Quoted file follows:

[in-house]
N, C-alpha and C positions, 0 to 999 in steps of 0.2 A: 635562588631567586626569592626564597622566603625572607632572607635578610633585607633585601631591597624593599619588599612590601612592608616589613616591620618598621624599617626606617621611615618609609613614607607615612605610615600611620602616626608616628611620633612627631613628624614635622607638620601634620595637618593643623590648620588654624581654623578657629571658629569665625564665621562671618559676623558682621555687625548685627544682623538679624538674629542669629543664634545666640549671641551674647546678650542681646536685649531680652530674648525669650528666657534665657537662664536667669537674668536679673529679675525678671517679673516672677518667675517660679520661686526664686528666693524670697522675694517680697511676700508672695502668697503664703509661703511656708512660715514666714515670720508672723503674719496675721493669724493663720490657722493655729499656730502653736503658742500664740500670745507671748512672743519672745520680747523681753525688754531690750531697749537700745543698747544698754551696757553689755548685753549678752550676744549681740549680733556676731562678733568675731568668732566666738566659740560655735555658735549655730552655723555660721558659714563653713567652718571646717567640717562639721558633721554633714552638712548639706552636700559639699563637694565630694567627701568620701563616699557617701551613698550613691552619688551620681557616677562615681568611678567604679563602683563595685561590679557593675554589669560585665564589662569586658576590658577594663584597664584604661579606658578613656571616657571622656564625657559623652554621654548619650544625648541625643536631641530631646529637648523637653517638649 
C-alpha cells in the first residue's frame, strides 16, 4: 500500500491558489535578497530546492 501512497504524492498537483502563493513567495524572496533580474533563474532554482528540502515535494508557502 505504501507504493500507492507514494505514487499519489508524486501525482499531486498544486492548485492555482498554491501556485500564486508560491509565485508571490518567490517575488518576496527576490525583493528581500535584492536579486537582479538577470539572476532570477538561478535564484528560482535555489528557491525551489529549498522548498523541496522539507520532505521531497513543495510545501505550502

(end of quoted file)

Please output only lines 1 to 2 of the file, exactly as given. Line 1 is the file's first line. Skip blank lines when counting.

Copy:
[in-house]
N, C-alpha and C positions, 0 to 999 in steps of 0.2 A: 635562588631567586626569592626564597622566603625572607632572607635578610633585607633585601631591597624593599619588599612590601612592608616589613616591620618598621624599617626606617621611615618609609613614607607615612605610615600611620602616626608616628611620633612627631613628624614635622607638620601634620595637618593643623590648620588654624581654623578657629571658629569665625564665621562671618559676623558682621555687625548685627544682623538679624538674629542669629543664634545666640549671641551674647546678650542681646536685649531680652530674648525669650528666657534665657537662664536667669537674668536679673529679675525678671517679673516672677518667675517660679520661686526664686528666693524670697522675694517680697511676700508672695502668697503664703509661703511656708512660715514666714515670720508672723503674719496675721493669724493663720490657722493655729499656730502653736503658742500664740500670745507671748512672743519672745520680747523681753525688754531690750531697749537700745543698747544698754551696757553689755548685753549678752550676744549681740549680733556676731562678733568675731568668732566666738566659740560655735555658735549655730552655723555660721558659714563653713567652718571646717567640717562639721558633721554633714552638712548639706552636700559639699563637694565630694567627701568620701563616699557617701551613698550613691552619688551620681557616677562615681568611678567604679563602683563595685561590679557593675554589669560585665564589662569586658576590658577594663584597664584604661579606658578613656571616657571622656564625657559623652554621654548619650544625648541625643536631641530631646529637648523637653517638649 